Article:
Wednesday, April 20, 2011


The United States has the 2nd highest household income after taxes and benefits in the OECD (31000 US$) after Luxembourg. France is just above OECD average (21000 US$) - that is in part due to the higher taxes and benefits.

But US income is distributed relatively unequally with the 4th highest rate of income inequality in the OECD. This is not really a surprise.
The US comes 29th out of 31 countries in terms of poverty level, and France is 6th (before Denmark, Sweden, Czech Republic, Austria & Norway) - 1/5 of the American population is considered poor.

The average income of the richest 10% in the U.S. is the highest level in the OECD. However, the poorest 10% of the US citizens have an income about 20% lower than the average for OECD countries. (see here)

According to the OECD, this is due to 2 factors :
- greater distribution of earning in the U.S. than in other OECD countries (by 20% since the 1980s)
-the low level of social benefits (such as unemployment and family benefits) : only 9% compared to 22% in the OECD.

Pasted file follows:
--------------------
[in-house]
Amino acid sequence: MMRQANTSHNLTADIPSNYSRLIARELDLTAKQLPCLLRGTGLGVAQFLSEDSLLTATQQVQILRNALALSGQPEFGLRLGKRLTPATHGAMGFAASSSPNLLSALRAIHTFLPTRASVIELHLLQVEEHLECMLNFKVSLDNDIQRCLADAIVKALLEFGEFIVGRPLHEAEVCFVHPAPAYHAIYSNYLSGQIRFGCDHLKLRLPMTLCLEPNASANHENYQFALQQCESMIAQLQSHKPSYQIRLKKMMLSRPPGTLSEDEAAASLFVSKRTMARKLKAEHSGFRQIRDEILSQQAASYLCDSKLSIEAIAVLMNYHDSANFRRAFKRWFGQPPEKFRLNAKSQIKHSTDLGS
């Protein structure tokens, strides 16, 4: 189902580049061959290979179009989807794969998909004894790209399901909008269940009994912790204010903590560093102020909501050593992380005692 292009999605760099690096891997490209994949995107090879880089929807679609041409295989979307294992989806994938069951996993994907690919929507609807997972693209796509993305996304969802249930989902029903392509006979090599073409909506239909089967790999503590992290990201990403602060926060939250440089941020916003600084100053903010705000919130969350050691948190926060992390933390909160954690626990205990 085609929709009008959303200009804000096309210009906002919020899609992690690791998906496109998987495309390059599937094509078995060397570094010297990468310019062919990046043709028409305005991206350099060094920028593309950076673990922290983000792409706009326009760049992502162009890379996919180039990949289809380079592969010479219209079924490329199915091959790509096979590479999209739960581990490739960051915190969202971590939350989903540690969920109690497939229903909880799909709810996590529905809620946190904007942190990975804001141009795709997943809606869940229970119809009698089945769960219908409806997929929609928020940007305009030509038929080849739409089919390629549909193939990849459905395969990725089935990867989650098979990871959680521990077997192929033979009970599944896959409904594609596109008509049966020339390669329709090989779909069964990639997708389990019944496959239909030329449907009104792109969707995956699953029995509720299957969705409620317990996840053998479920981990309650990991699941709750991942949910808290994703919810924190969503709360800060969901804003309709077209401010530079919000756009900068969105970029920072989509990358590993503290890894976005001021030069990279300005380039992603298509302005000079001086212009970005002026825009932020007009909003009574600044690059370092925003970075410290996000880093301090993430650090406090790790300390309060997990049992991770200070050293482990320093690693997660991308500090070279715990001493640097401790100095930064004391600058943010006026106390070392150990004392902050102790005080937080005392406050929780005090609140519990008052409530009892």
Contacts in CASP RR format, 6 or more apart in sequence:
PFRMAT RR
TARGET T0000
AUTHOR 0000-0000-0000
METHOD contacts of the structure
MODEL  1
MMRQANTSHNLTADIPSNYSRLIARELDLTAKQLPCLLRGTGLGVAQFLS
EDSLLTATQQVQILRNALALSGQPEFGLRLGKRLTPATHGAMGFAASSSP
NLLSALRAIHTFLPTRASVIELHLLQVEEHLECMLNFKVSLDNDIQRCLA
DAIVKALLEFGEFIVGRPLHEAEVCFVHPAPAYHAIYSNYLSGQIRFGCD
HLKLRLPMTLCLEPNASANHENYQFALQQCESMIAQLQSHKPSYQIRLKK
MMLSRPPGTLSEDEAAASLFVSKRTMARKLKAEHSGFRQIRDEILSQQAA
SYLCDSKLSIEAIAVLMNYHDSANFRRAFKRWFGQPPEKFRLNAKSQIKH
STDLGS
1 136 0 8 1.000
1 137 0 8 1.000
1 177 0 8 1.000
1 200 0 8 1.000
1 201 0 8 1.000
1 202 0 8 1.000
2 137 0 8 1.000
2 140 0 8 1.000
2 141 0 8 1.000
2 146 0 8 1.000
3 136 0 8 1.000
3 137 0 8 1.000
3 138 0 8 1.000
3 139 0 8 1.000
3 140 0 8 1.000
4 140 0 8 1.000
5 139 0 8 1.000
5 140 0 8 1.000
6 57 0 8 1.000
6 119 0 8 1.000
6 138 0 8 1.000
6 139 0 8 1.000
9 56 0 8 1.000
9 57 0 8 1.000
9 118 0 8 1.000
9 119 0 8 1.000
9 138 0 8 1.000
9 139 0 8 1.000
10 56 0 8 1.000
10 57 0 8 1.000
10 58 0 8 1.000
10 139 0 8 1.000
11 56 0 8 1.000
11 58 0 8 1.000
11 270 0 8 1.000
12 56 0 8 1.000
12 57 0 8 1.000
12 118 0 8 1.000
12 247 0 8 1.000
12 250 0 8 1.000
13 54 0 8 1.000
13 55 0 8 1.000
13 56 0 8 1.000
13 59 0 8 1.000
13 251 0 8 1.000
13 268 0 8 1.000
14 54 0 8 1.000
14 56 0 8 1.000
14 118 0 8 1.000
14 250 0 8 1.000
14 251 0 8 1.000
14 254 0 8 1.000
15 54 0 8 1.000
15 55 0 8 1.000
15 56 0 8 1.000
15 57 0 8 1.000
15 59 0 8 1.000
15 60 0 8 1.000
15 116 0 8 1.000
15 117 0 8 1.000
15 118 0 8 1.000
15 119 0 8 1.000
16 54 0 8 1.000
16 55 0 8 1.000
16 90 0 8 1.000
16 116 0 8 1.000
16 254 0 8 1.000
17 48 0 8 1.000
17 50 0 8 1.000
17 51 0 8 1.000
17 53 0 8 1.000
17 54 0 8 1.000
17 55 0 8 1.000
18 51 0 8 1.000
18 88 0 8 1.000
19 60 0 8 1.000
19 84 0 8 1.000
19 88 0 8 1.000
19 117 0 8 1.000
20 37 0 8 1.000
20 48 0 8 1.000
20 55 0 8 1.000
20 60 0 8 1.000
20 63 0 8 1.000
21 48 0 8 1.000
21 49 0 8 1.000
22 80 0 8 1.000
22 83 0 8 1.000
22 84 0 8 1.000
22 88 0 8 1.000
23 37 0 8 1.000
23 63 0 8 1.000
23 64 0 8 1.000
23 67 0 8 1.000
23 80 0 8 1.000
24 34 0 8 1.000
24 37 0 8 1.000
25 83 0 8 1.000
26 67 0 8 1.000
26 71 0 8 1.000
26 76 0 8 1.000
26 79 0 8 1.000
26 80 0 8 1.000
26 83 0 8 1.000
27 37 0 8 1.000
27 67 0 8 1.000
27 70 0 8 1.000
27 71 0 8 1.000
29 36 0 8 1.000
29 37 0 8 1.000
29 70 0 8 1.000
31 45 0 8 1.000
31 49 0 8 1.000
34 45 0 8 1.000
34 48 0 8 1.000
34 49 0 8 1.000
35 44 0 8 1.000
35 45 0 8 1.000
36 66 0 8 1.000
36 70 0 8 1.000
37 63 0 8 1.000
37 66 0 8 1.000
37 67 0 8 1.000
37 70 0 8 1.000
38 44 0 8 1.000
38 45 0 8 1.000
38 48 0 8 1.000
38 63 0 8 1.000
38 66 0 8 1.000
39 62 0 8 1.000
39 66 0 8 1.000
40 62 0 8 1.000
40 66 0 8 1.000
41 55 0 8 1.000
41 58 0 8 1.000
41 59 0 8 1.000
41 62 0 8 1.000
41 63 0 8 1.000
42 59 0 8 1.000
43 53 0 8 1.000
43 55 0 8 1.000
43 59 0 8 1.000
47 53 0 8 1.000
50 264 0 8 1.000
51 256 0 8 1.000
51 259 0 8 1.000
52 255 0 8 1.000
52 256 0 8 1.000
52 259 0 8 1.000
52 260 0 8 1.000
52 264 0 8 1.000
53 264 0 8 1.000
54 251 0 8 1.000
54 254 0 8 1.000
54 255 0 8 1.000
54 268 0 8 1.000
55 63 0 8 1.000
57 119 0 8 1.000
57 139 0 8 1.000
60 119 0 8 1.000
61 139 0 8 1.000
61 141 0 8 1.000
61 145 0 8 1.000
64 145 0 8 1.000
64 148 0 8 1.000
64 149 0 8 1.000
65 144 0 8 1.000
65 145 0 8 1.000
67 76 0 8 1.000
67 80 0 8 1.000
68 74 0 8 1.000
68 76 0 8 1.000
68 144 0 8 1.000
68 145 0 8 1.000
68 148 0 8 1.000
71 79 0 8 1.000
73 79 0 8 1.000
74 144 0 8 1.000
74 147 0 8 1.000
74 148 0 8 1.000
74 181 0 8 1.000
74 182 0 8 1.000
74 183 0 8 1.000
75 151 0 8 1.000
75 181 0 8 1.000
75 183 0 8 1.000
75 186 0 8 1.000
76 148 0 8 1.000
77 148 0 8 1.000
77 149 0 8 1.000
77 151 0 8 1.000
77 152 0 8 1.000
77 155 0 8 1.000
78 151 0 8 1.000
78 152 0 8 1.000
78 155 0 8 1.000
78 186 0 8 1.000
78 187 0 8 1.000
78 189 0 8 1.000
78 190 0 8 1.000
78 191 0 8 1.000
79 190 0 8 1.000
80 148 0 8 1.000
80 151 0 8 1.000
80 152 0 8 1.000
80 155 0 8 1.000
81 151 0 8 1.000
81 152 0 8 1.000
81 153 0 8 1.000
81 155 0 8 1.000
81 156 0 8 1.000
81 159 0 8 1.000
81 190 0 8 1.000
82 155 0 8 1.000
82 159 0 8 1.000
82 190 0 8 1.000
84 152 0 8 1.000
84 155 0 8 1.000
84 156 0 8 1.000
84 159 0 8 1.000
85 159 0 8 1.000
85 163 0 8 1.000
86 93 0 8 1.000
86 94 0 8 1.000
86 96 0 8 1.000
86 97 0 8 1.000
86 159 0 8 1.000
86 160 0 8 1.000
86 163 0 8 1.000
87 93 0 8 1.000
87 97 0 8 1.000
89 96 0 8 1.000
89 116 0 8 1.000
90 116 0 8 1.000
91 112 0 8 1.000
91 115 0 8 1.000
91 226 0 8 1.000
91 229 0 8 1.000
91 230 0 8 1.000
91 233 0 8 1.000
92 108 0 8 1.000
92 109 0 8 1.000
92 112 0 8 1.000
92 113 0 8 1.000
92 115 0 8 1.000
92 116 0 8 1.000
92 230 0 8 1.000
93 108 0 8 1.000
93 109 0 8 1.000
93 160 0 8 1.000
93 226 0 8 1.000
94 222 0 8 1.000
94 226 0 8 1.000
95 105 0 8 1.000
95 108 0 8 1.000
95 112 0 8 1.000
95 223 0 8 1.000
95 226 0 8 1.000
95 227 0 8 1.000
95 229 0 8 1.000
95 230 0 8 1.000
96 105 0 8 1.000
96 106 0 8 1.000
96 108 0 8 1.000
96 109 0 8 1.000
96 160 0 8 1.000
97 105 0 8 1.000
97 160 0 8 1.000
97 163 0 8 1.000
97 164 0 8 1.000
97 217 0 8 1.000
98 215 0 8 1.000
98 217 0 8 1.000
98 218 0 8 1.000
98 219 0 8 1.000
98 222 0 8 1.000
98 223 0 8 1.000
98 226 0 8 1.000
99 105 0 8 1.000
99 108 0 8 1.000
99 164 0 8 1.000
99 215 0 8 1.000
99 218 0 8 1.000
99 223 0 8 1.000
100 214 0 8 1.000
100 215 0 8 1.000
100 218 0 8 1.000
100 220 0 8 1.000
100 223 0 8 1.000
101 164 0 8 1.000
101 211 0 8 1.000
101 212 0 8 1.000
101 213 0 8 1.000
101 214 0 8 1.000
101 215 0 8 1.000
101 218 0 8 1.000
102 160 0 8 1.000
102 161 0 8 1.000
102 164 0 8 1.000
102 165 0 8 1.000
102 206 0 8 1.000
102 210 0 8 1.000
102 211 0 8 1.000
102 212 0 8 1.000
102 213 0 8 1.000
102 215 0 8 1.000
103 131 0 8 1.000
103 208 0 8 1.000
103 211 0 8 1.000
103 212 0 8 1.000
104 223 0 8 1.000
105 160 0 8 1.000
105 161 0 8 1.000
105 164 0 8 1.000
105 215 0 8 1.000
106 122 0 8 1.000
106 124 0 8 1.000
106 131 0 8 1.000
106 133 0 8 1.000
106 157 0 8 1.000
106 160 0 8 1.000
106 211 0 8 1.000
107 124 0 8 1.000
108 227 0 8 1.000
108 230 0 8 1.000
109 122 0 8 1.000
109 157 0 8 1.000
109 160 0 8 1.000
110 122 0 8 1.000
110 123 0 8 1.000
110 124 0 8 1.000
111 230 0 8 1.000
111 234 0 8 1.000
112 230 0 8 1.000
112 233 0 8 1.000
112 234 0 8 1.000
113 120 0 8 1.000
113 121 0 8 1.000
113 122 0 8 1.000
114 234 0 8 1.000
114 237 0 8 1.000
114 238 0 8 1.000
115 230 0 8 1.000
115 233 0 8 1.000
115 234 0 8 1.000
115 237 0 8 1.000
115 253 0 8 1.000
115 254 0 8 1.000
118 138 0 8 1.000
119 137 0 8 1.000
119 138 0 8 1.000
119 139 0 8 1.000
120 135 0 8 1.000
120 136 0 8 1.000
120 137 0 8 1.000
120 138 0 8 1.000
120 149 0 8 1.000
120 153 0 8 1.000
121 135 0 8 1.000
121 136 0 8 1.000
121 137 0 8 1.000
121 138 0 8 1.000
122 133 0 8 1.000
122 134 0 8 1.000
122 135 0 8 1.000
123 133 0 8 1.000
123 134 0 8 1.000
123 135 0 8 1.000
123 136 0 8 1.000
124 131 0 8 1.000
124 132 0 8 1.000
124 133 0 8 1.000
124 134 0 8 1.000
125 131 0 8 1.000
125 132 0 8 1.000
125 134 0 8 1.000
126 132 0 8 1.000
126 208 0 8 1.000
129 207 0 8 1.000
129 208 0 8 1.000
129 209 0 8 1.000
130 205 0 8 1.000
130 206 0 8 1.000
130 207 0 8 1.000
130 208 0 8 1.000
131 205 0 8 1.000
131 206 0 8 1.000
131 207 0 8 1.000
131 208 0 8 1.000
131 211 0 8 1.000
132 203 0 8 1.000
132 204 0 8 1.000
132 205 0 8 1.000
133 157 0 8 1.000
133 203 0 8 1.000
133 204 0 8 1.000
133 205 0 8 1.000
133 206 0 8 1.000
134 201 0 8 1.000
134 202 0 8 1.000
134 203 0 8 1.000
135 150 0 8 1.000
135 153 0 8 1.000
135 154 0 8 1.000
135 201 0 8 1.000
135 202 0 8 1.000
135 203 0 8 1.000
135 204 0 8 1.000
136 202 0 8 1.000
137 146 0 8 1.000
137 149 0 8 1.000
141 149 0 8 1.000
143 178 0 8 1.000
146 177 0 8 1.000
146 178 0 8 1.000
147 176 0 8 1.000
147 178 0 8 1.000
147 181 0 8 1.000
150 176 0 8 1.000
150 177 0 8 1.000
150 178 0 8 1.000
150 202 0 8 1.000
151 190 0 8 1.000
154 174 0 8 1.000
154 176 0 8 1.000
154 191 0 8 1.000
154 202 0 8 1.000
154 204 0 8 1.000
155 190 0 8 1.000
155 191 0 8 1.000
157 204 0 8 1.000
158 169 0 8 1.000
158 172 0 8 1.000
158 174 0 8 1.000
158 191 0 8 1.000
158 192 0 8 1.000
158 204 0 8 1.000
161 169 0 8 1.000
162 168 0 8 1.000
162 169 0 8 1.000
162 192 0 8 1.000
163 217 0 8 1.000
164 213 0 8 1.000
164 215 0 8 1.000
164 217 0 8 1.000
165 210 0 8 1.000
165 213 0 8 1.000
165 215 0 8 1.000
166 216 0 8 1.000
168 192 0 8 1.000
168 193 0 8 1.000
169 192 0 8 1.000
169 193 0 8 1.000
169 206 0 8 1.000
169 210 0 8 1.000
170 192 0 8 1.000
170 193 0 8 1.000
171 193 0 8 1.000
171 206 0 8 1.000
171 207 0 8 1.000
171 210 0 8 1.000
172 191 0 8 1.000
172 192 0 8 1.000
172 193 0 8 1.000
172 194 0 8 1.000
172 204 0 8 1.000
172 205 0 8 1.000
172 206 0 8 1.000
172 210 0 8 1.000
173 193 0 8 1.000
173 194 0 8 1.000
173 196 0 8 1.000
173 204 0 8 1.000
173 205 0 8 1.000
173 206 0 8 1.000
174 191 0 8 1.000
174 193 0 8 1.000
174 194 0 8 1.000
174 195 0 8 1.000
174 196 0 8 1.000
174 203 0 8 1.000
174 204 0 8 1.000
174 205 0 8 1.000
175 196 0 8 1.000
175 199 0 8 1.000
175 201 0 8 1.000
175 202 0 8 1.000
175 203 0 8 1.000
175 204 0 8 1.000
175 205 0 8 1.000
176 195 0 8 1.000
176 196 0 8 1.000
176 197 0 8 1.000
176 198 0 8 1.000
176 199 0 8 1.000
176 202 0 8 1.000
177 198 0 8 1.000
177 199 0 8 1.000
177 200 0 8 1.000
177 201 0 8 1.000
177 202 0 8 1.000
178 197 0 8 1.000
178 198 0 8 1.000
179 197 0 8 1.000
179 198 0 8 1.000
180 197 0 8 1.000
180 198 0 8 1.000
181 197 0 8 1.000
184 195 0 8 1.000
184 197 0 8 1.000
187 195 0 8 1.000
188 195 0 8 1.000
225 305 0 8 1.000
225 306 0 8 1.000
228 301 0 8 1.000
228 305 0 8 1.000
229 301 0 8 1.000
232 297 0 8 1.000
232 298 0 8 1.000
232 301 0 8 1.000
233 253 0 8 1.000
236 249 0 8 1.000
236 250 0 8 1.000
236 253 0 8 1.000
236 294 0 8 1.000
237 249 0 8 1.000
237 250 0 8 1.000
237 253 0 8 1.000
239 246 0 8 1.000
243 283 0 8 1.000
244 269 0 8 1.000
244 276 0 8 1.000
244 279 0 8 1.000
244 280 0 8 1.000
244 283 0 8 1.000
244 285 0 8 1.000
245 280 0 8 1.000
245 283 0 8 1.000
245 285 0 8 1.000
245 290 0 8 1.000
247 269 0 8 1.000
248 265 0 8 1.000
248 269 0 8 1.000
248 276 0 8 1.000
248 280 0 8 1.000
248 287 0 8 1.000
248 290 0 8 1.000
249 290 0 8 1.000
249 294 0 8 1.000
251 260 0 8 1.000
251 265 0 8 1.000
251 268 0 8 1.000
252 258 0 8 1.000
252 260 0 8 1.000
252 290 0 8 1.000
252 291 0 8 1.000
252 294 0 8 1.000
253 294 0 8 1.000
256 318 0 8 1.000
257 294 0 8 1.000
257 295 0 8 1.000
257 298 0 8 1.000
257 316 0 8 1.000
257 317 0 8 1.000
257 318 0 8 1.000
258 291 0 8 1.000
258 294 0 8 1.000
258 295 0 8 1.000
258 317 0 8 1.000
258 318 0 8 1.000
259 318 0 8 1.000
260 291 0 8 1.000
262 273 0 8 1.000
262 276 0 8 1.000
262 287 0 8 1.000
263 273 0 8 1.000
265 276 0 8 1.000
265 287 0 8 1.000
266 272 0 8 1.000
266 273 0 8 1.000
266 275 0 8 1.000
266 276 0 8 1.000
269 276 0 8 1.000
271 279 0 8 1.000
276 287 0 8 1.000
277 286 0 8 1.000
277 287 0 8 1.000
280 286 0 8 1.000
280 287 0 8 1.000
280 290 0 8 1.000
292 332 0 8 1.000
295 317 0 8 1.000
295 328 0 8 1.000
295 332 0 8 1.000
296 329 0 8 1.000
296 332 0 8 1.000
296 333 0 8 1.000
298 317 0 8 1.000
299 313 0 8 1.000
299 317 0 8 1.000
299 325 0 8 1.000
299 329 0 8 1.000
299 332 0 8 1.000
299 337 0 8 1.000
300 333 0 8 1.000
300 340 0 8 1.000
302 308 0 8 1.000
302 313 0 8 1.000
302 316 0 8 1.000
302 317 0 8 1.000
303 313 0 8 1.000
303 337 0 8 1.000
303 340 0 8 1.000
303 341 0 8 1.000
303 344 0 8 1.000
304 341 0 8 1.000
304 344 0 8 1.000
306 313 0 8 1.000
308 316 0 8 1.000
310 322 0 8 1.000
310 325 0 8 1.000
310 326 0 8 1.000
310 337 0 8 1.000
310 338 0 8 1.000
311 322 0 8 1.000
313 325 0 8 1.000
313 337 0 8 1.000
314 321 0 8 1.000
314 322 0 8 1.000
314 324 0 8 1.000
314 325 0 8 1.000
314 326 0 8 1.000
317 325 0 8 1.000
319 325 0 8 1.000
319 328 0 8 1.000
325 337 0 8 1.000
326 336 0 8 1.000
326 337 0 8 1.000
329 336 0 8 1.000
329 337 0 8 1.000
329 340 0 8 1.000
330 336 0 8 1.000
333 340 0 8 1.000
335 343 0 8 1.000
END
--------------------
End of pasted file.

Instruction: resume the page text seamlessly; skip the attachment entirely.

Poverty rate

(persons living with less than 50% of median equivalised household income.)

GINI coefficient







OECD average



However, in France – the poorest 20% get just 16% of spending on benefits, which means that a great deal of the social spending gets to the middle-class.
France is one of only five OECD countries where income inequality and poverty have declined over the past 20 years. (see here)


The French are not very generous : only 31% of them give money, help strangers, or do volunteer work, compared to 60% of American and the OECD average of 39%.

This, I believe, is correlated to the high taxes and social benefits in France as the national consensus is that social problems are the government's responsibility through taxes - not the private citizens'. (A lot of them will use the high level of taxes as a reasoning for not giving more - "On paie déjà assez!)

So "fraternité" is supposed to be a Republican ideal secured by the government not an individual requirement.

The same applies to the wealthy - not any time soon will a French Bill Gates give half his fortune to a foundation. Contrary to the U.S. philanthropists have always been a rare kind in France.

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